Personally, I have never been one who likes to collect things. Clutter stresses me out. When I was teaching and doing real estate (together) for the last ten years of my teaching career, my home office was always a disaster because I was simply too busy to declutter, and I absolutely dreaded going in there. My floor was a mine field of essays, one stack for each class, sometimes as many as 200 papers. I would come home after school, tiptoe around the stacks, and start working on real estate. After dinner I would start working on school again, most of the time taking stacks of essays to the living room so that I wasn’t surrounded by the clutter. The stacks of papers would stare at me each evening, and as fast as I could grade them and get them out of the room another stack would take its place, mocking me. This ten-year existence was Sisyphean.
The Shift to Minimalism
I have been trying to focus on minimalism for the past few years. It started with our unfinished basement. For years I couldn’t walk down there without getting angry. We had “stuff” everywhere! Seasonal decorations, tools, items we were saving for our sons to use when they moved out into their own places. And you know what? They didn’t want any of it. Our basement was just an enormous junk drawer until we finally decided to finish the basement so that we could add to the beauty of our home instead of subtracting from it. We were forced to get rid of most of the items we were saving, and we have never missed any of it.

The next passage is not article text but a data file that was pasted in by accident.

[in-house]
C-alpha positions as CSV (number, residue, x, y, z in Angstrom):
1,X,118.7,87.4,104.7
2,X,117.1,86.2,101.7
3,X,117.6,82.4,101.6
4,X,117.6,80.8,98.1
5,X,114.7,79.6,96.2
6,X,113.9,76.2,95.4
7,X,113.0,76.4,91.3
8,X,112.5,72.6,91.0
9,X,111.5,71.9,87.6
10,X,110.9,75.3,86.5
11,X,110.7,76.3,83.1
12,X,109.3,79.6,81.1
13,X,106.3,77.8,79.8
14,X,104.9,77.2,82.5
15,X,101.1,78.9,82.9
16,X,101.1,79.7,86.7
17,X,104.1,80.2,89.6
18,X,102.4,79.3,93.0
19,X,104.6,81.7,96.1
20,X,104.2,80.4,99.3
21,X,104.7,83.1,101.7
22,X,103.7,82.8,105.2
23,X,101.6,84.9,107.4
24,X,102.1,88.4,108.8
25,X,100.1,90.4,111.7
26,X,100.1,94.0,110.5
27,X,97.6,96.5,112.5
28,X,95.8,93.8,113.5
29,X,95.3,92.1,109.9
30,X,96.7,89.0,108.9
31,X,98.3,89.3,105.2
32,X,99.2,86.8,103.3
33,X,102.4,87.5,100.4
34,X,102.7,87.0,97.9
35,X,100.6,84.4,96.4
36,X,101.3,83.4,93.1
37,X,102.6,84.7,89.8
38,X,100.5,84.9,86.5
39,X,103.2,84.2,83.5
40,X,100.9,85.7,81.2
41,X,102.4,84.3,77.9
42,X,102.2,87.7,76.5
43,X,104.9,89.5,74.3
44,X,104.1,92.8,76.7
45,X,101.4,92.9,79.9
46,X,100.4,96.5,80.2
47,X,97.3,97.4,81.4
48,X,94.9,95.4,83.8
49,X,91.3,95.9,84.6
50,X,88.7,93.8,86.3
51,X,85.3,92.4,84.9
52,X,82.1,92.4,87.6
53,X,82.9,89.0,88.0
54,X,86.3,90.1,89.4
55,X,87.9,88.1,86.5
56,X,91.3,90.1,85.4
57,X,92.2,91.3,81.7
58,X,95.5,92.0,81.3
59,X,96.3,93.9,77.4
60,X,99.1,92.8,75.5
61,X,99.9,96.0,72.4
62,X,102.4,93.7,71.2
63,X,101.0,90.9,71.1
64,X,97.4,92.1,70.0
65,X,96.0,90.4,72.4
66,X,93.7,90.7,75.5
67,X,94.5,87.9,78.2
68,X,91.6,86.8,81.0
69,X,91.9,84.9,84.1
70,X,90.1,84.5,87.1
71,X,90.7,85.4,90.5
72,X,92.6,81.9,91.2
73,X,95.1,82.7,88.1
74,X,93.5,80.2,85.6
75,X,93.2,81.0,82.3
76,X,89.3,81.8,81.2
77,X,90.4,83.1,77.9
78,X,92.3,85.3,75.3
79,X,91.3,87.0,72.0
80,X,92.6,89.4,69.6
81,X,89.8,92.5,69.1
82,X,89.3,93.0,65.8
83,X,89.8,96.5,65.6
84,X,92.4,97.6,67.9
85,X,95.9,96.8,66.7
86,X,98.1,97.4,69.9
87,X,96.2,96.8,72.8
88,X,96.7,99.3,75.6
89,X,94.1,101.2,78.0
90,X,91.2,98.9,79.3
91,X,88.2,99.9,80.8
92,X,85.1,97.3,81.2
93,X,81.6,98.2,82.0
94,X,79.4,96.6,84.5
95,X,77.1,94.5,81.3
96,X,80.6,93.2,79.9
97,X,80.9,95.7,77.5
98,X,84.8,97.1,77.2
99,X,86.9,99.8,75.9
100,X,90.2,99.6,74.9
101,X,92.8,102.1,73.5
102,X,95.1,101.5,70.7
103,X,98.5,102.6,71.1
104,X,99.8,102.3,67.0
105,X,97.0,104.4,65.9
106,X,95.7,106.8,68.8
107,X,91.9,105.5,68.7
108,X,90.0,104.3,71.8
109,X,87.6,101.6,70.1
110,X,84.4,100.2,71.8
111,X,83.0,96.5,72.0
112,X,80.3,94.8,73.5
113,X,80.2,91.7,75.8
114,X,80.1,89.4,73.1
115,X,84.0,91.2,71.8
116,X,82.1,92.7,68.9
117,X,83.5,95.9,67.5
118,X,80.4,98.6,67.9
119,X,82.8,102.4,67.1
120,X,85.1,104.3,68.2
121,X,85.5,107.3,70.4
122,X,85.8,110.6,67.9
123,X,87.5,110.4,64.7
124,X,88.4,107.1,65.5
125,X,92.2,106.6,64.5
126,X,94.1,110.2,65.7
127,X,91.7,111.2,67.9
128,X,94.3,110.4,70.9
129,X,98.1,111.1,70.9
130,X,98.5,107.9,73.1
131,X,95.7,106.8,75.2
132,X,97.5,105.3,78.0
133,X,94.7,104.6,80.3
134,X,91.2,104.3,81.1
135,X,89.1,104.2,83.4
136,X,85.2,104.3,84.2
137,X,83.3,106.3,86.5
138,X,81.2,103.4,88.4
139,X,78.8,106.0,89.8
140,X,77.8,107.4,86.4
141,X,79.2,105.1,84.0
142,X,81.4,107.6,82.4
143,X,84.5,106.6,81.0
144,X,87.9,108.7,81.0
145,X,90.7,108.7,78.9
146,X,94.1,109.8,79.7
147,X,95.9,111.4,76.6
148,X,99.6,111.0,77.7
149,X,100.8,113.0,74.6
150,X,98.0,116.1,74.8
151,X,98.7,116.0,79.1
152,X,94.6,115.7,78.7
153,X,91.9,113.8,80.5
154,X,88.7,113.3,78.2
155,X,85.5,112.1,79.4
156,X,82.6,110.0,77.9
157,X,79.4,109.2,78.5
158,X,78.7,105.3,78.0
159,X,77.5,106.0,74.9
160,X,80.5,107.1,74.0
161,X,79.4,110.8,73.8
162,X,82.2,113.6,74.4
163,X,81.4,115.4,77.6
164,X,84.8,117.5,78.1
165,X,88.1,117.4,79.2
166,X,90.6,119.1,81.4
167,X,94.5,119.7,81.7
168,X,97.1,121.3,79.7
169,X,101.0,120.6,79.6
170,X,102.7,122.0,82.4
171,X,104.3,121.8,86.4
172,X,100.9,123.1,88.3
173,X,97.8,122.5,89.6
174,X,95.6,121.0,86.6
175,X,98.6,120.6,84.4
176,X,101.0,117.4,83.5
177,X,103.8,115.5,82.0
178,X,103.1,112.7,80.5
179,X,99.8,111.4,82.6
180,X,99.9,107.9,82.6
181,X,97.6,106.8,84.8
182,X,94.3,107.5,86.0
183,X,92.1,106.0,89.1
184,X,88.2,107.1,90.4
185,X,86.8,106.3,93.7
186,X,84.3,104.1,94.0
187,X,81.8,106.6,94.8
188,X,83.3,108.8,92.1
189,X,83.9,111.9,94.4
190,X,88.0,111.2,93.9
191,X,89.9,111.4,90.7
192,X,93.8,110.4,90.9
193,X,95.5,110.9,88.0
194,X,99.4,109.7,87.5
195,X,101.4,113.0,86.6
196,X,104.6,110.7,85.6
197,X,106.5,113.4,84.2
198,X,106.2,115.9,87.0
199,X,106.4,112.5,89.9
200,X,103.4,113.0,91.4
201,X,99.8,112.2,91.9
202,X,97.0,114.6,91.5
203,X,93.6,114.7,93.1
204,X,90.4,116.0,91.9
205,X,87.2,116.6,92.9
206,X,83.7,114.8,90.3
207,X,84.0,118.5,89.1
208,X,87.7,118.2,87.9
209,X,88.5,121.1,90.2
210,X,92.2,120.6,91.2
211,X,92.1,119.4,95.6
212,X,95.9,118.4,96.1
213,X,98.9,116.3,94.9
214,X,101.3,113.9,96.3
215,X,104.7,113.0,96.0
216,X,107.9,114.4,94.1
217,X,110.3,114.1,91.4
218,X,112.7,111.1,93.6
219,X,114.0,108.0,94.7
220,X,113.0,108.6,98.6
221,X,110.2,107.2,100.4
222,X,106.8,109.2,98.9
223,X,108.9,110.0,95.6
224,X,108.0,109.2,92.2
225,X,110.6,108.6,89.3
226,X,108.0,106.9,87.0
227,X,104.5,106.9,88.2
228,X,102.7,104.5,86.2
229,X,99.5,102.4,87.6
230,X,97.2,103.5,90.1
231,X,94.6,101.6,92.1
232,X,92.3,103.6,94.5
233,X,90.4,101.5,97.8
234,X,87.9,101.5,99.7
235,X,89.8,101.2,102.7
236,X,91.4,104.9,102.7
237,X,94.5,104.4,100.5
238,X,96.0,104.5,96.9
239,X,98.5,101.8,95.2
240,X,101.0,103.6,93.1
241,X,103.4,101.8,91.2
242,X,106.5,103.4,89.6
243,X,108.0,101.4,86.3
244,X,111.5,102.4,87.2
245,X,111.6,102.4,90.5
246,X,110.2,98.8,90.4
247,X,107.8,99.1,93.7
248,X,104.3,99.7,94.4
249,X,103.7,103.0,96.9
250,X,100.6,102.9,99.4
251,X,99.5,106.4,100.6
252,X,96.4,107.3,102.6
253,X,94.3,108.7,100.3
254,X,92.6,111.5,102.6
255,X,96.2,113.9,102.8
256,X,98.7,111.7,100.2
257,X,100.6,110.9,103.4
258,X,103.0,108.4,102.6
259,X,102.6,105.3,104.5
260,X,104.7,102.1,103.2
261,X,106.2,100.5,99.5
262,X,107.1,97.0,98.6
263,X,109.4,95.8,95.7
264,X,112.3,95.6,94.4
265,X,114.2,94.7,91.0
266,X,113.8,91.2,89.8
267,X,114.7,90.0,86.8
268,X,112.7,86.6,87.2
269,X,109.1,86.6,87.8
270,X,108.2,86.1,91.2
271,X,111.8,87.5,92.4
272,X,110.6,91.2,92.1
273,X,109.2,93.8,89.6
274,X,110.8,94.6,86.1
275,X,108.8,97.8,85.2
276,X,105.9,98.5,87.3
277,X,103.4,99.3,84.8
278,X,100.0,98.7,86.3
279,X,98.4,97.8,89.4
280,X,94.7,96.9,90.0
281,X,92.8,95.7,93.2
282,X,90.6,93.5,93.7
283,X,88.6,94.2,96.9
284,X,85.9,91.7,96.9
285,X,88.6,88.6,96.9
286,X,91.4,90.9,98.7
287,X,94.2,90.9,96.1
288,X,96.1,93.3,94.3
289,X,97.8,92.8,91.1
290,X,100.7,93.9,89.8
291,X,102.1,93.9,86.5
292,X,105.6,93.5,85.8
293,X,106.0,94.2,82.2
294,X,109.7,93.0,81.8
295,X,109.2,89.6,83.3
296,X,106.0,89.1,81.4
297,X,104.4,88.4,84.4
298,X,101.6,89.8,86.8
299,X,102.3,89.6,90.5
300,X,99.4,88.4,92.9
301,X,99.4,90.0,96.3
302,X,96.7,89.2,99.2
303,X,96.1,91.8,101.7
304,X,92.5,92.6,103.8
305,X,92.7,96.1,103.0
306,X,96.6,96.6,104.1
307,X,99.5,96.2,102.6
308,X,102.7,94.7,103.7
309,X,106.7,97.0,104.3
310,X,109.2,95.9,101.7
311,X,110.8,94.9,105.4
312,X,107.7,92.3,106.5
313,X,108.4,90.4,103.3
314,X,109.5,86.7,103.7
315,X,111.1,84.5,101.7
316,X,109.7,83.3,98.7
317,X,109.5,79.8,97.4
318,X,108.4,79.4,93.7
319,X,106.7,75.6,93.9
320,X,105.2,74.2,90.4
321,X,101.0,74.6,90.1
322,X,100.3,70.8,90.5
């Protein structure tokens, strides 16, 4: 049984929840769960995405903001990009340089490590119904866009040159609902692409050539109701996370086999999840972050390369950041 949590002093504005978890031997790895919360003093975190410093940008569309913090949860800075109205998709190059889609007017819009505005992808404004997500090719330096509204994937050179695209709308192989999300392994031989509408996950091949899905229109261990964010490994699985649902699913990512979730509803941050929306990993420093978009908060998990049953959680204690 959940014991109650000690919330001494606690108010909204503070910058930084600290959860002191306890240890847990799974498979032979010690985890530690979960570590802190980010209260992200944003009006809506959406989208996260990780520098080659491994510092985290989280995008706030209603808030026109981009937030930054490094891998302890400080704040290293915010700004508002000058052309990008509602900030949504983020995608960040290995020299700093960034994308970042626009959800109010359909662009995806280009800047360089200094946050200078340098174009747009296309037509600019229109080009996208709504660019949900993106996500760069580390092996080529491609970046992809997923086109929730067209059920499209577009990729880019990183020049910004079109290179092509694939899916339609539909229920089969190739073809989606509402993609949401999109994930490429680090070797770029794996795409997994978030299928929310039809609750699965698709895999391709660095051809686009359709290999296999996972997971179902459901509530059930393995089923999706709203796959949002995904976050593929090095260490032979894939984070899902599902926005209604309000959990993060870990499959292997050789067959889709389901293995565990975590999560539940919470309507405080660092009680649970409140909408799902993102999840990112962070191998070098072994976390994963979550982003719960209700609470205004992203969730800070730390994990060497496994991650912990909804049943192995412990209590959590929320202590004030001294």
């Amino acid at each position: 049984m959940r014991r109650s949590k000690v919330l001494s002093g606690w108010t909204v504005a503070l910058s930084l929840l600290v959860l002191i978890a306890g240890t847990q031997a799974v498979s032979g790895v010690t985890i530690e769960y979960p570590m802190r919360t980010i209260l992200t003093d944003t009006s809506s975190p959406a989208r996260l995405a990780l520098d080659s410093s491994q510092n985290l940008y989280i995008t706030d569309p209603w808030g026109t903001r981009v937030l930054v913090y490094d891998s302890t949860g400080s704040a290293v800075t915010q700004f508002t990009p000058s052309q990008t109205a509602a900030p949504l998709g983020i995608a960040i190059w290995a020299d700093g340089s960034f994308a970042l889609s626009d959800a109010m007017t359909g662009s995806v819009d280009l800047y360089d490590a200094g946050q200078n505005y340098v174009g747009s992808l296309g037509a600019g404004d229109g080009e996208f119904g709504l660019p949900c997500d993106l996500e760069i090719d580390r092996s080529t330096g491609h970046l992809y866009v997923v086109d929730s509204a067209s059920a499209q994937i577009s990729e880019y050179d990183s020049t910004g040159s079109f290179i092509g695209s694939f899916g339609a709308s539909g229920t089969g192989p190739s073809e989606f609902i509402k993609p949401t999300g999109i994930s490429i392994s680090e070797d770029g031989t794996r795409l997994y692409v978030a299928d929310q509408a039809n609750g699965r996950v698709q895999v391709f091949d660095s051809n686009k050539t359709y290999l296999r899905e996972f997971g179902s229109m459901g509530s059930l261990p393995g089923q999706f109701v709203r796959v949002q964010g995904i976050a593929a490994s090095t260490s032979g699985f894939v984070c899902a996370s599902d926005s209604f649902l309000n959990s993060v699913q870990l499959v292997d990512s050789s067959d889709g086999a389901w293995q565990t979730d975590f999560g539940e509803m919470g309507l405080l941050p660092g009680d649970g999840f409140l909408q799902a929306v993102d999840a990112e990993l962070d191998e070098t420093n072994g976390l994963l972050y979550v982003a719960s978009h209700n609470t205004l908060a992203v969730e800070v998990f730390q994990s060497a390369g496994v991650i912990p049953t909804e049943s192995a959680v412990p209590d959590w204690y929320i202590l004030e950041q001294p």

Next came our kitchen, which we recently finished renovating this past December. Kitchen tools, pots, pans, serving trays, etc. that we hadn’t used in years were donated or thrown out. Each useless piece removed was a spark of joy. The new kitchen is such a pleasure to be in with plenty of counter space and everything in its place. Again, we haven’t missed any of the old stuff.
Finally, this January, after being out of teaching for four years, I decided to tackle my office. The stacks of papers were gone, and almost everything school-related was gone, but when I looked at what was still in there I realized that I was holding onto way too much. I donated hundreds of books that I no longer wanted or needed. I found four staplers and three tape dispensers that I had placed in baskets, perhaps in the rare event that one, or three, of them ever broke down. As a teacher I did do a lot of stapling, but four years later there they were, unused, taking up space. To boot, I had accumulated more than a hundred pens, pencils, and highlighters. I donated virtually everything to anyone who would take it. The freedom and clarity I felt was a great start to 2021. I can finally work in my office and feel relaxed.
What’s next? I’m not sure; however, I’m seriously considering the #minsgame starting March 1st. Will you join me? What are you living with that is holding you back? Try to adopt minimalism in this new year and breathe in the beauty of what is truly important.